It's known as the world's biggest maker of smartphones.
But Samsung Electronics' business goes a lot further than fancy handsets - and so do its problems.
The South Korean giant is due to report earnings on Tuesday (October 8).
Analysts are forecasting a 60 percent decline in operating profit for the July-September quarter.
Chips are the big headache.
They account for over half of Samsung's profits.
But prices for semiconductors have tumbled amid weak demand.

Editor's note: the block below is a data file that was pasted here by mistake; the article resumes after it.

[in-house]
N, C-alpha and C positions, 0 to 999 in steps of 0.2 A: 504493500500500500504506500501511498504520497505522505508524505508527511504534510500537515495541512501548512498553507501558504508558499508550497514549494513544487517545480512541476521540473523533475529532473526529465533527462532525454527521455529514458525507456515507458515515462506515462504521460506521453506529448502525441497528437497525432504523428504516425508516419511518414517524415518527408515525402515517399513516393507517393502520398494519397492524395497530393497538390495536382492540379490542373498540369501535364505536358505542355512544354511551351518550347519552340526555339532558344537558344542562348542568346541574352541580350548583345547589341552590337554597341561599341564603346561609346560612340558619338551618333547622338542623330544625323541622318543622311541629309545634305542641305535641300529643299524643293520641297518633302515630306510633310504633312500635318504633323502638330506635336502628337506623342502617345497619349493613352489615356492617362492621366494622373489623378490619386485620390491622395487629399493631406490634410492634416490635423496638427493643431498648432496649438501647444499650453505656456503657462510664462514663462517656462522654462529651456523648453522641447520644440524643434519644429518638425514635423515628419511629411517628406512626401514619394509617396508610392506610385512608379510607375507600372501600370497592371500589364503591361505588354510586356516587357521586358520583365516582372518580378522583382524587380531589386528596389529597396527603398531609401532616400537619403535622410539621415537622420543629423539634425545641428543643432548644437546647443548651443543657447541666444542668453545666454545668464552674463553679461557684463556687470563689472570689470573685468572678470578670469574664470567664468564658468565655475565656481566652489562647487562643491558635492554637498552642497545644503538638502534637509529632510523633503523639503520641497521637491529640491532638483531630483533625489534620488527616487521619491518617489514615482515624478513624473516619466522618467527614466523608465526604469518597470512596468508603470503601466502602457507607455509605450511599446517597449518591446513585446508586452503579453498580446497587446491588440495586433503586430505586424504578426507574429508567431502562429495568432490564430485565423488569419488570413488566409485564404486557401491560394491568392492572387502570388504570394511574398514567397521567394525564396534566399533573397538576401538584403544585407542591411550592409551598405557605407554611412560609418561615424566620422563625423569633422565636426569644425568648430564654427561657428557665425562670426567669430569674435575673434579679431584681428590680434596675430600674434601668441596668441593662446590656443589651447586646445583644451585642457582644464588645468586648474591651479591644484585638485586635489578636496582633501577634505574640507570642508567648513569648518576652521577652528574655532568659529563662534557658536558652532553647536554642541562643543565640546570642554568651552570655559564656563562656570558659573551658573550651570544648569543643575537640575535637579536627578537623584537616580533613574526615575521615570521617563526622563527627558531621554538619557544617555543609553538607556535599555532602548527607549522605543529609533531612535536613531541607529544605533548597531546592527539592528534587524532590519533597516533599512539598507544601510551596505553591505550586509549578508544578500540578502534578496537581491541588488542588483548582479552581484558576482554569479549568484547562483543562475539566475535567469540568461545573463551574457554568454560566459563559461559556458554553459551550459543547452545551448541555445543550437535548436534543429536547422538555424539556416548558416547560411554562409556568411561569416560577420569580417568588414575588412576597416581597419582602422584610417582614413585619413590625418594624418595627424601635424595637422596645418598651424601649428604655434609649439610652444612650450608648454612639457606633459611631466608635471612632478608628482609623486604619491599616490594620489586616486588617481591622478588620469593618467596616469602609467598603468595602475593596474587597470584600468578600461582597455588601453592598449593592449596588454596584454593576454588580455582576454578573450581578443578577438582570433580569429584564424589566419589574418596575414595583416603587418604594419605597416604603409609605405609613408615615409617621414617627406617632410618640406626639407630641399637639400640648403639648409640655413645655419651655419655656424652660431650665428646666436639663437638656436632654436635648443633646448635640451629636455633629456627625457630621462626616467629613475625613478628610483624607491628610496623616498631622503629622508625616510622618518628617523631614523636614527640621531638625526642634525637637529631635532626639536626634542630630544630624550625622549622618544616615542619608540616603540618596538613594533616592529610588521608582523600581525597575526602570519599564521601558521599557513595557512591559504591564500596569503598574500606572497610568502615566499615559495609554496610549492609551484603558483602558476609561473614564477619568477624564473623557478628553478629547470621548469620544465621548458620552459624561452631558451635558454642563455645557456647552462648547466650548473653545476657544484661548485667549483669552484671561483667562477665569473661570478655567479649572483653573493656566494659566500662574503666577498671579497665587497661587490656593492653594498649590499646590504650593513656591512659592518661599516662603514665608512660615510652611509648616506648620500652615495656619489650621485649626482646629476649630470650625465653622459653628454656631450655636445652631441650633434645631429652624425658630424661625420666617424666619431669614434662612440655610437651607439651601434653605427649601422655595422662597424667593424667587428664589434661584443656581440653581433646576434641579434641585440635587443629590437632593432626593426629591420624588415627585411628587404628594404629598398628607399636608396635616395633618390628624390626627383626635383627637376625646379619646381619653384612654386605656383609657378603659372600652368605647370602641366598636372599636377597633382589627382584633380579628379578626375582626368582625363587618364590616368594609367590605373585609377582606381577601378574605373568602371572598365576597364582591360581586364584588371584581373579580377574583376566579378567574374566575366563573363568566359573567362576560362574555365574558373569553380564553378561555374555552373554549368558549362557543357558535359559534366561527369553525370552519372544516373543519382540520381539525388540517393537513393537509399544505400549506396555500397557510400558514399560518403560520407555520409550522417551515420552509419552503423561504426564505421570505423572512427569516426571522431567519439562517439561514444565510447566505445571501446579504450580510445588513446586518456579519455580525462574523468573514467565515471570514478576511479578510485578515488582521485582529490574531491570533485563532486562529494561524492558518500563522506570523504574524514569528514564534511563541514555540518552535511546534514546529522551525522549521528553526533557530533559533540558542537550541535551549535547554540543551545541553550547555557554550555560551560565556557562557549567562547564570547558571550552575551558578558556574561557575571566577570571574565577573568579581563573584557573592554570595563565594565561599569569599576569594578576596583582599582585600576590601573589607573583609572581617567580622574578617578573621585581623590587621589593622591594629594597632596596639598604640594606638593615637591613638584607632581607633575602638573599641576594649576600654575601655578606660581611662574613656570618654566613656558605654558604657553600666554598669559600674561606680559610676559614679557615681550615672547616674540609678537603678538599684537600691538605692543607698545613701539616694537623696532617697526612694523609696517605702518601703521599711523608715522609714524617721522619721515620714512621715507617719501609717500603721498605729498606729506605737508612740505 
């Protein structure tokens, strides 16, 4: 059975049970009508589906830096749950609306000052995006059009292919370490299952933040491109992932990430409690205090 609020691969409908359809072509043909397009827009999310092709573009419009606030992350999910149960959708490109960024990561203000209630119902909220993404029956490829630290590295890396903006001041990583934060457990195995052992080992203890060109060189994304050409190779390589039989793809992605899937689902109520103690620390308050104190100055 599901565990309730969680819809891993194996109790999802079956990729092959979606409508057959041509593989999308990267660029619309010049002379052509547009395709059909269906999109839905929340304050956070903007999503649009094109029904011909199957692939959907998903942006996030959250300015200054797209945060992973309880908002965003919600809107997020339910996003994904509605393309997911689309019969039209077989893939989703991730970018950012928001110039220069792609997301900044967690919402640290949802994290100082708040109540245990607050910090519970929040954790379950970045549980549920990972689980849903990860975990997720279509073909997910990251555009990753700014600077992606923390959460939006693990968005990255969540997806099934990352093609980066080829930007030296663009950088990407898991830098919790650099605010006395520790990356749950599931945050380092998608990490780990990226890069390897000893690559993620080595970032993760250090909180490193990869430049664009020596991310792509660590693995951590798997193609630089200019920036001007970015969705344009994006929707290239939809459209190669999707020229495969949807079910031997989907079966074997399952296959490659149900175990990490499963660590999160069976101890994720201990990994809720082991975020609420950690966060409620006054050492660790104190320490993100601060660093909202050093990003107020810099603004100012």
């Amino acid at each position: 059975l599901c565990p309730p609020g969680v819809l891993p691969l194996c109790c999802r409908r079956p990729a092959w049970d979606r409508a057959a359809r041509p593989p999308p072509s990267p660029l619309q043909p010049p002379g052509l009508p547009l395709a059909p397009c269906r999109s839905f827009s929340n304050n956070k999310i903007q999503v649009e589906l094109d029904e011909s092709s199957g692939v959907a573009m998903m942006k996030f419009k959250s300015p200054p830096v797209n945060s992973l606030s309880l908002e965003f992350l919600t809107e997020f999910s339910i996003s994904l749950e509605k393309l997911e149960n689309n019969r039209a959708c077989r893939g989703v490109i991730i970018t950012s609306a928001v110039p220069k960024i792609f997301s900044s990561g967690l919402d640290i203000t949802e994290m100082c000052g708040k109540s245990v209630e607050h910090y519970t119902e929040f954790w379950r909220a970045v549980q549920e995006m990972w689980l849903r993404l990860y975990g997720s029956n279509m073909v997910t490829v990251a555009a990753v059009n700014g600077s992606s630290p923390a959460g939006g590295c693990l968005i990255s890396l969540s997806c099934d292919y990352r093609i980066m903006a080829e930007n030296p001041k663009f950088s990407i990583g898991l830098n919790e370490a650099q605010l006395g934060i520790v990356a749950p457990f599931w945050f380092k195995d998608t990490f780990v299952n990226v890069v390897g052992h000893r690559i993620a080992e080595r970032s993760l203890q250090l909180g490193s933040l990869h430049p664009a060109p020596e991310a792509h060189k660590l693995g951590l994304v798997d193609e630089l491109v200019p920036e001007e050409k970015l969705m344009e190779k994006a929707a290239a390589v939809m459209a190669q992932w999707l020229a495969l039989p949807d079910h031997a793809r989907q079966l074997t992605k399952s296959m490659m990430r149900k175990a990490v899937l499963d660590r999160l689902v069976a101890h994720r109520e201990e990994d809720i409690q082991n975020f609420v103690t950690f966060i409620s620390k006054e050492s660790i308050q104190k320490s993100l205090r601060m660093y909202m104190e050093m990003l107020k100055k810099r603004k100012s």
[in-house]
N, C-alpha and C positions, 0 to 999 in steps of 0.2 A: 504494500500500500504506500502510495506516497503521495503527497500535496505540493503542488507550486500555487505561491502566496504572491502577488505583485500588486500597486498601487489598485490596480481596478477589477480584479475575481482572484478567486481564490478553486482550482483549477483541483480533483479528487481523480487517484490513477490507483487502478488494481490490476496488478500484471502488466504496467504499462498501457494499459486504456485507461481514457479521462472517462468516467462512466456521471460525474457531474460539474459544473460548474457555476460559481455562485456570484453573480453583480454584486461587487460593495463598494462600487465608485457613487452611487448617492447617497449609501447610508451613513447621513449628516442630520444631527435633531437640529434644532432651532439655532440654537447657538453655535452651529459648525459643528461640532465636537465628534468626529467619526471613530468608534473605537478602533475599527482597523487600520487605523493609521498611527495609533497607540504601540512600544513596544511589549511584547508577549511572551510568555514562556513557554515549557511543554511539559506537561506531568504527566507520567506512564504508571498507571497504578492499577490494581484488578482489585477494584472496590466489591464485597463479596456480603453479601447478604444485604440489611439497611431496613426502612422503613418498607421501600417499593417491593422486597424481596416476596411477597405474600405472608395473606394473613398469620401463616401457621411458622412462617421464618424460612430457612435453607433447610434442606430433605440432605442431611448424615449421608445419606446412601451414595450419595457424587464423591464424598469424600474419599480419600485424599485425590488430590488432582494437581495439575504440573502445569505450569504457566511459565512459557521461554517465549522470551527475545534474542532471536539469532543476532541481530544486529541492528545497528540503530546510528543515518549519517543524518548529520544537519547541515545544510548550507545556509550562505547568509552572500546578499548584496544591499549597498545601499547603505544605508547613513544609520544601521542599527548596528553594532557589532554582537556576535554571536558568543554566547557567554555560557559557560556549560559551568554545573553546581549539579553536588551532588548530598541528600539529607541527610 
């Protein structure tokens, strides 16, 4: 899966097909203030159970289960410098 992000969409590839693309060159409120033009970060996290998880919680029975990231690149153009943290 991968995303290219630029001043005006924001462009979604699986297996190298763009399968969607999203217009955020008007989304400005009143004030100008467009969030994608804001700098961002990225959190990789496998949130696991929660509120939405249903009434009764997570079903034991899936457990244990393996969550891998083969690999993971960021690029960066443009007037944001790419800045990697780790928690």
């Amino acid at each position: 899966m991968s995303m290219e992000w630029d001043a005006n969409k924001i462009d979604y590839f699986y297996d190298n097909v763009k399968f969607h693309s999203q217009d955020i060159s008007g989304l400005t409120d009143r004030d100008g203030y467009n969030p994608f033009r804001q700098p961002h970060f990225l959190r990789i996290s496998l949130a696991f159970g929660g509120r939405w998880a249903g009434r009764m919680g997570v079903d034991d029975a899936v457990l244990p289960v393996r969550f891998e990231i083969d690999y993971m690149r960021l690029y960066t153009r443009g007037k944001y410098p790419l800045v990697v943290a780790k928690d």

They fell around 25% in the first quarter of this year.
Now analysts see signs that things are at least getting less bad.
Though chip prices are still falling, the percentage decline is forecast to slow to single digits in early 2020.
Meanwhile, Samsung's mobile phone business is looking a whole lot happier.
In the second quarter its market share in Europe jumped to a five-year high of over 40 percent, helped by new 5G devices.
Rival Huawei has inadvertently lent a hand.
Its sales have stumbled following the imposition of U.S. sanctions.
They may prevent it selling phones fitted with Google apps.
Samsung is all too happy to mop up any consumers now hesitant about the Chinese brand.